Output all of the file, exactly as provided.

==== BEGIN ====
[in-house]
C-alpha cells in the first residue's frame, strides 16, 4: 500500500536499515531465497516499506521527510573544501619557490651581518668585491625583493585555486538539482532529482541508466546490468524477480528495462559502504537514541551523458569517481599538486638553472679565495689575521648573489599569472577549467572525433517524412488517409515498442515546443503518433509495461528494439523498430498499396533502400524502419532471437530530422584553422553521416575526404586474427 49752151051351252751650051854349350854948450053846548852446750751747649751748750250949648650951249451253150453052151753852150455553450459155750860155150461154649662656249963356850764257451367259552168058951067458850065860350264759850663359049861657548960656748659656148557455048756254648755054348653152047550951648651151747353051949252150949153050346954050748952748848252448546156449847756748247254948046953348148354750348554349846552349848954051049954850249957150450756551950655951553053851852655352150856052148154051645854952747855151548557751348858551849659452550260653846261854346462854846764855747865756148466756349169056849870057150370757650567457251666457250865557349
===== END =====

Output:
[in-house]
C-alpha cells in the first residue's frame, strides 16, 4: 500500500536499515531465497516499506521527510573544501619557490651581518668585491625583493585555486538539482532529482541508466546490468524477480528495462559502504537514541551523458569517481599538486638553472679565495689575521648573489599569472577549467572525433517524412488517409515498442515546443503518433509495461528494439523498430498499396533502400524502419532471437530530422584553422553521416575526404586474427 49752151051351252751650051854349350854948450053846548852446750751747649751748750250949648650951249451253150453052151753852150455553450459155750860155150461154649662656249963356850764257451367259552168058951067458850065860350264759850663359049861657548960656748659656148557455048756254648755054348653152047550951648651151747353051949252150949153050346954050748952748848252448546156449847756748247254948046953348148354750348554349846552349848954051049954850249957150450756551950655951553053851852655352150856052148154051645854952747855151548557751348858551849659452550260653846261854346462854846764855747865756148466756349169056849870057150370757650567457251666457250865557349